A Hint of America's Lost Urban History
A before-and-after picture is worth a thousand urbanist words
Take a look at these two tweets from a couple of months ago:
One more (it’s a screenshot because the preview cuts off the bottom photo):
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In response to the second one here, of the unidentified southern city, I tweeted: “This strikes me as possibly the most forgotten and untold aspect of American history.”
The first time I saw one of these I was stunned. I’ve now seen dozens of before-and-after photo sets of destroyed downtowns, or simply old photos of streets that are unrecognizable today. And yet growing up as an average American kid, I never learned anything that would suggest America’s anti-urban sentiment is a relatively recent phenomenon, or that Americans of all religious and political stripes, all across the country, in large and small settlements, lived in towns and cities that looked like this.
In some ways, of course, it’s not a recent phenomenon. Thomas Jefferson thought cities were dens of iniquity and wanted everyone to be a small farmer, after all. This streak of thinking was there from the beginning. Yet even so, the average American settlement up until the 20th century looks today incredibly urban.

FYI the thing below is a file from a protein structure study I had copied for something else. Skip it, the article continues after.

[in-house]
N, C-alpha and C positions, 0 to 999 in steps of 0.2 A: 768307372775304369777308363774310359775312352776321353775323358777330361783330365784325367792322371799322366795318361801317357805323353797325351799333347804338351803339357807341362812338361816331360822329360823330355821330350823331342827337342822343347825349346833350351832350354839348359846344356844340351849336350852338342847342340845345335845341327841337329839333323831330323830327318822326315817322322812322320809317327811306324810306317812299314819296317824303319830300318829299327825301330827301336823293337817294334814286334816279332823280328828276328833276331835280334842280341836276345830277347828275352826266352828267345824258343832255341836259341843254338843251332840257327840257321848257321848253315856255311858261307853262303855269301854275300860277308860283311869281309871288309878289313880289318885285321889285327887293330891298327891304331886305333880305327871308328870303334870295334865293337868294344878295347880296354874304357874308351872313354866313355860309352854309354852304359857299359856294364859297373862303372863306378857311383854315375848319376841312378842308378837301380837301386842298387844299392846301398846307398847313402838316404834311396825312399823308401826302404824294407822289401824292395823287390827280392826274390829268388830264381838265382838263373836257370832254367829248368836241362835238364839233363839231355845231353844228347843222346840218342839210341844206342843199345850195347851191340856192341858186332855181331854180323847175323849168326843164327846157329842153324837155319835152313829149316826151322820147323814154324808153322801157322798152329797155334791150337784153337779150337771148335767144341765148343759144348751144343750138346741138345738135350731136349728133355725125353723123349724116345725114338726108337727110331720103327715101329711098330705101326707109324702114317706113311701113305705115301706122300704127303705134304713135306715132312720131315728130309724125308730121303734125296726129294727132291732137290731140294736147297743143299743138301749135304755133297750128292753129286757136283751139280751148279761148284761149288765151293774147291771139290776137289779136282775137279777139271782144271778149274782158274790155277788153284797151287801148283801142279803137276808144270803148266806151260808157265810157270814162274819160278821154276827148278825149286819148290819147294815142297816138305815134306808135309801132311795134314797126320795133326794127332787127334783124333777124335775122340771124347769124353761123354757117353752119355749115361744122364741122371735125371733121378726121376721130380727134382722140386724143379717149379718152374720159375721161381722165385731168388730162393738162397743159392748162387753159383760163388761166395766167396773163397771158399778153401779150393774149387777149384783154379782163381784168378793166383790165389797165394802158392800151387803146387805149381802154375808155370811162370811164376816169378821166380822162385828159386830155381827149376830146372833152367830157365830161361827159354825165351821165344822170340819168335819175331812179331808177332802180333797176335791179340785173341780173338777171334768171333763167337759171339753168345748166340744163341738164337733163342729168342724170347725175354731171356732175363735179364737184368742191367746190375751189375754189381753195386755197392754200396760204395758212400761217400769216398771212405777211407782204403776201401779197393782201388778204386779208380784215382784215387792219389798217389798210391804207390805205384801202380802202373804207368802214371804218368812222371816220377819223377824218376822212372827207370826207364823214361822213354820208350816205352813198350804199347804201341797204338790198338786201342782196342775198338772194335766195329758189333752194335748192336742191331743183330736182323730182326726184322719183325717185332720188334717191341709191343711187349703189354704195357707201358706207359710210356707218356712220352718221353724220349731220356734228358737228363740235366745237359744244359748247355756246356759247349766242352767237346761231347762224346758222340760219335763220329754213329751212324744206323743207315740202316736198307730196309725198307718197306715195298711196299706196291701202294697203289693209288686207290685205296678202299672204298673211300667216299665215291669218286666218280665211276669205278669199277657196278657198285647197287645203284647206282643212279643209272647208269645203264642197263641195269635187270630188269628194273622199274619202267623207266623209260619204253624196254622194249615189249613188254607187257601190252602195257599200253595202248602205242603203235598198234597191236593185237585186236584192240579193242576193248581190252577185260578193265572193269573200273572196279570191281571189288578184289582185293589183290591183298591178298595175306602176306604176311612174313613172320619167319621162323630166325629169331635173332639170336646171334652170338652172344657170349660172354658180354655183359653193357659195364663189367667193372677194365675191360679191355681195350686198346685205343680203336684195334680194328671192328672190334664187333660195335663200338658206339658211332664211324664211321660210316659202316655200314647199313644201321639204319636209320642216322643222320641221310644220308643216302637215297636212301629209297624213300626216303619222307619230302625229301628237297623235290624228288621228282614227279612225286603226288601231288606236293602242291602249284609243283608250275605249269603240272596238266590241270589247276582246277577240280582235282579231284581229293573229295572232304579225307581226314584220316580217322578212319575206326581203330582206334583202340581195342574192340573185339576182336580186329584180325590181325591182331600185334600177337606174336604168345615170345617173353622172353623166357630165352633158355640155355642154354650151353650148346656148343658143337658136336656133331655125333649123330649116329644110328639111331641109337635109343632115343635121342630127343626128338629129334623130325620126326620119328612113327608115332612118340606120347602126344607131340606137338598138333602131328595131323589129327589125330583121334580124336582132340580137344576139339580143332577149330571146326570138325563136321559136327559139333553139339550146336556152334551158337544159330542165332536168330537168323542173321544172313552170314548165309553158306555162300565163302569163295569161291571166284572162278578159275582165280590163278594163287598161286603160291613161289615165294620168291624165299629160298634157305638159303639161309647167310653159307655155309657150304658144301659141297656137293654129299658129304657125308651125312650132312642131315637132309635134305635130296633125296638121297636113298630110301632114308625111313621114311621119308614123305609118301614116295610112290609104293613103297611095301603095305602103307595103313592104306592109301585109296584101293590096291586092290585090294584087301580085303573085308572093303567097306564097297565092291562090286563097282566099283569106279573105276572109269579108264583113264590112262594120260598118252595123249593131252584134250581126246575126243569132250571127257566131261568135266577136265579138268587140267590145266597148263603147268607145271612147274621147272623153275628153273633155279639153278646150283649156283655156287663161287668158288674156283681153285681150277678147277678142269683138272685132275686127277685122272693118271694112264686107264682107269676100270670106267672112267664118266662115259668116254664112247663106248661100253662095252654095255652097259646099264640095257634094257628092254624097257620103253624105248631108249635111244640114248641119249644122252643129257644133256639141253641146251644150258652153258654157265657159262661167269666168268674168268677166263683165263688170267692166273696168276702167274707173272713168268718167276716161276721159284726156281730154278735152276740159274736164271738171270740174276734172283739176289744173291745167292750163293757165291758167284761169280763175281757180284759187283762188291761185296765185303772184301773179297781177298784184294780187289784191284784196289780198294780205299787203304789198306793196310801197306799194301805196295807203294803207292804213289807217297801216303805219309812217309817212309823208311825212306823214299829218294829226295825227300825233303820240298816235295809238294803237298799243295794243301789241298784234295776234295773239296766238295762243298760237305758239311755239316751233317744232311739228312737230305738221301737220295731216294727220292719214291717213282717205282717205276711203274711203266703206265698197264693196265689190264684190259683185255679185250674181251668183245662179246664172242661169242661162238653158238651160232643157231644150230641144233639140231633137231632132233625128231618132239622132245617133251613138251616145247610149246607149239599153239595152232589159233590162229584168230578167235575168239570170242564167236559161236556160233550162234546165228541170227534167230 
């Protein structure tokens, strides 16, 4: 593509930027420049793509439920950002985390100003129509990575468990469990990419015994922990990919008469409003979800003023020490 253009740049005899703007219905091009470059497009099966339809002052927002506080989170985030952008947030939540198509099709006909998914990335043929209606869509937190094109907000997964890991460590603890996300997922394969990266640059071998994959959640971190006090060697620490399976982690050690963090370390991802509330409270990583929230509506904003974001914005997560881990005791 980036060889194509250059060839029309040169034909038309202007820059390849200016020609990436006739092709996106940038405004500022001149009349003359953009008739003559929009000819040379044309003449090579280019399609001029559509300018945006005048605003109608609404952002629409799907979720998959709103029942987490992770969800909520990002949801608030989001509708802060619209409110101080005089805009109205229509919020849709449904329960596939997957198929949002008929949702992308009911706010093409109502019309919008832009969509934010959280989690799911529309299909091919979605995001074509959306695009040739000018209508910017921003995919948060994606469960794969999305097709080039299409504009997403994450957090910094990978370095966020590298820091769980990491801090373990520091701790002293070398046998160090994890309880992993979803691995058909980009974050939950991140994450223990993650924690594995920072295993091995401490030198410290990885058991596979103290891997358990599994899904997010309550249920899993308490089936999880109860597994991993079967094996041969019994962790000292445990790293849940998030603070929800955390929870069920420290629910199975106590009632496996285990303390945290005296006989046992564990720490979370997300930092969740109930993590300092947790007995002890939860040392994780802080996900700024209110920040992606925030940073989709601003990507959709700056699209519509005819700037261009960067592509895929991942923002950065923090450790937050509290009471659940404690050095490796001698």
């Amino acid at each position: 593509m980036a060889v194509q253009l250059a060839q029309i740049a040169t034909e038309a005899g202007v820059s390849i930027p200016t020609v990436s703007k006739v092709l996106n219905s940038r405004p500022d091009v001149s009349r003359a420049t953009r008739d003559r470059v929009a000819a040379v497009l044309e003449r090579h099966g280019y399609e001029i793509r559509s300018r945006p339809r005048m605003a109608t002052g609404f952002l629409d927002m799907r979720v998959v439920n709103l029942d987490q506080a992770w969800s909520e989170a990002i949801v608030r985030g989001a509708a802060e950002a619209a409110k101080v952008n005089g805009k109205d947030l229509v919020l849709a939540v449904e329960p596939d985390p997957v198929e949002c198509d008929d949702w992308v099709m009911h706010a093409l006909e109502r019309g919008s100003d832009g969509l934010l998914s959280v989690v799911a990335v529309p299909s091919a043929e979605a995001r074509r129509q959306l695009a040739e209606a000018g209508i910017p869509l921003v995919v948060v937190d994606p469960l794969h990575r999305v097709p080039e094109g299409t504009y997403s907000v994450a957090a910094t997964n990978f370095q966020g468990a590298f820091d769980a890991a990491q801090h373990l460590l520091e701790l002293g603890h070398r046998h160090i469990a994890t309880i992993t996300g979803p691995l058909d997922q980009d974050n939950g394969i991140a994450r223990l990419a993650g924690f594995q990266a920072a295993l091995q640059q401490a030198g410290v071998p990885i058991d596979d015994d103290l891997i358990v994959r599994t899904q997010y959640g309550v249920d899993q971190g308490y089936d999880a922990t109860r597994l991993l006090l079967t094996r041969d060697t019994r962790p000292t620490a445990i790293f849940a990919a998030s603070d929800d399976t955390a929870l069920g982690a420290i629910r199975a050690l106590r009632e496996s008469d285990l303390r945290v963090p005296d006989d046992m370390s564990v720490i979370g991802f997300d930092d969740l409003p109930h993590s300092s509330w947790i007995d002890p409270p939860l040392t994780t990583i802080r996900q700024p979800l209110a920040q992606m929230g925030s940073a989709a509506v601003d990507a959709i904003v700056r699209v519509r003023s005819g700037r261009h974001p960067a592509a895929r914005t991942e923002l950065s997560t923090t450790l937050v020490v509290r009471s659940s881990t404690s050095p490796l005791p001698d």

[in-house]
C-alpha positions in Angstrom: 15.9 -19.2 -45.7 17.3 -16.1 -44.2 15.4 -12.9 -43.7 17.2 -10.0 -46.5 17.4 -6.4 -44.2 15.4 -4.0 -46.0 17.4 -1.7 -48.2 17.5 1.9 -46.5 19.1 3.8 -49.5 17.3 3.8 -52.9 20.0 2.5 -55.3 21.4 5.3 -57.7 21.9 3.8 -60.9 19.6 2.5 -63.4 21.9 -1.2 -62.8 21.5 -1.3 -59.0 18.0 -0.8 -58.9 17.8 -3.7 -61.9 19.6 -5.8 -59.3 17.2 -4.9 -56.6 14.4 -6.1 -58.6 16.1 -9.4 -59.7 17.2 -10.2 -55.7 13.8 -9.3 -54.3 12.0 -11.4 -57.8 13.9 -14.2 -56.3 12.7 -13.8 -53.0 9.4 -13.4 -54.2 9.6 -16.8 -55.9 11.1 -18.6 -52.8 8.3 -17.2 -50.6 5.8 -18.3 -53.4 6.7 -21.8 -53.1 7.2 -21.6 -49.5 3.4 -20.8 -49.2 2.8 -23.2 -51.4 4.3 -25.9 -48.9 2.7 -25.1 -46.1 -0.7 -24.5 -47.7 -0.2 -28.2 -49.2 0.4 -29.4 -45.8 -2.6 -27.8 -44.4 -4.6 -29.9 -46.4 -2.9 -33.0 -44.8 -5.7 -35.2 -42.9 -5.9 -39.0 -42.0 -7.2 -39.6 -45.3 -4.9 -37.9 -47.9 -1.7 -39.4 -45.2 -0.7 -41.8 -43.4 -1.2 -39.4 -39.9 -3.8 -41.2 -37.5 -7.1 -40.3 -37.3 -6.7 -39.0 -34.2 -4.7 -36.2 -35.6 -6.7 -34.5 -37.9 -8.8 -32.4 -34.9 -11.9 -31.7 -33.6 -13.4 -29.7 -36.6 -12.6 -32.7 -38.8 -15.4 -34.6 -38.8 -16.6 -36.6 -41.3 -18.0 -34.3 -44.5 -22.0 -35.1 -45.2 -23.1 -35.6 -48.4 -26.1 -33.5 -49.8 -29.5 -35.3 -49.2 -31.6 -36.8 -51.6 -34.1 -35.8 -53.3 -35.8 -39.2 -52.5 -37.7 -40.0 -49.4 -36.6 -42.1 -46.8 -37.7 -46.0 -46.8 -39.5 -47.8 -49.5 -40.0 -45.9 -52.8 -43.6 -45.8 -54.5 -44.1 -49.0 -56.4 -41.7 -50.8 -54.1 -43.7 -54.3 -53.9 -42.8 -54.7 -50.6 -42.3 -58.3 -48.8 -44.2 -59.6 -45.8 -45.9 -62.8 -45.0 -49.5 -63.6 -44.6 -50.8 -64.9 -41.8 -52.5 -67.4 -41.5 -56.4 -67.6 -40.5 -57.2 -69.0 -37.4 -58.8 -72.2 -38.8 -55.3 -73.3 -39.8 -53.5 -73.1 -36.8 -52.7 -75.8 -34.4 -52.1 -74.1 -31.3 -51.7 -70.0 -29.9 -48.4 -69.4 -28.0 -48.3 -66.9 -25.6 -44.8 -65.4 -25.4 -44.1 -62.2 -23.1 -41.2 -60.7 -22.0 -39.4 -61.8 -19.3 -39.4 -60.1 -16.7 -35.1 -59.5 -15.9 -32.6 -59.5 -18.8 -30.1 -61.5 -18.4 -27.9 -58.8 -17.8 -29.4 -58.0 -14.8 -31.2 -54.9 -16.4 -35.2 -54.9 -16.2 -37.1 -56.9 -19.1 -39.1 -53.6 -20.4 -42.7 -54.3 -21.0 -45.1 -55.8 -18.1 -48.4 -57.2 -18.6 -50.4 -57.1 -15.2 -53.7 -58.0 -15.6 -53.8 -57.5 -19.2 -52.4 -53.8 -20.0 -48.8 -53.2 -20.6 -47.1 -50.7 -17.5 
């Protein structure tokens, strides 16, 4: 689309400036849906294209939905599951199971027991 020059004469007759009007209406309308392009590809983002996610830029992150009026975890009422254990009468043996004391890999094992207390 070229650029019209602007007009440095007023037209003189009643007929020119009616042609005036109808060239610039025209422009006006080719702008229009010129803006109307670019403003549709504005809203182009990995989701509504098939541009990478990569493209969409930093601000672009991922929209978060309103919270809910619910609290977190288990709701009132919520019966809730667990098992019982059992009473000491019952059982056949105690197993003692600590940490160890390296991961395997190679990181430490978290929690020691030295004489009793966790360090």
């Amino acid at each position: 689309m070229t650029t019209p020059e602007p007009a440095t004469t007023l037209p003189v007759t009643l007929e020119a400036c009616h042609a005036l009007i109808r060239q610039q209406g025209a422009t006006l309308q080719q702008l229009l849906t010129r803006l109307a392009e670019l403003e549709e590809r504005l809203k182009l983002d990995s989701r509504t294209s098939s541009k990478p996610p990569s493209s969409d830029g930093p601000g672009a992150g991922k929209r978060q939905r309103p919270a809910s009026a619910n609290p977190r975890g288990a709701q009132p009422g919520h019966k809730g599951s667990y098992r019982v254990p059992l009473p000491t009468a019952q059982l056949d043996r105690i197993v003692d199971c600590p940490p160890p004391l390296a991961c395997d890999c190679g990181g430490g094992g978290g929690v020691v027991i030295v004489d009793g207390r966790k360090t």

It’s a sort of truism in political commentary that both parties treat the 1950s as a “normal” baseline—Republicans for its cohesion and social conservatism, the Democrats for its strong unions and relatively equal distribution of wealth. At a broader level, much of our conception of the built environment, and what constitutes a “good” place to live, is also stuck in the 1950s, when the postwar boom supercharged what was already a slow shift to suburban land-use patterns.
Even most of the popular (i.e. non-academic) books on this subject fail to convey just how drastically American towns and cities changed as the car and the concerns of commuters took precedence. Yes, the reasons for all of this are complex. General Motors didn’t buy up the streetcars so they could rip them out. We did this to ourselves in many ways, and at the time it felt like progress.
And to be fair, America’s old cities wouldn’t be everyone’s cup of tea. Perhaps it’s easier to appreciate these erstwhile rough-and-tumble landscapes from afar, just as you can read Little House on the Prairie and daydream about being a pioneer.
But still. My point here isn’t the nitty-gritty of land-use policy, but simply that once this existed everywhere in America. Just knowing that can change how you see everything. Almost everybody today thinks of “Anywhere, USA” as a Walmart and a McDonalds on a highway. I never realized just how historically illiterate that is—whether you love or hate Walmart or McDonalds or highways.
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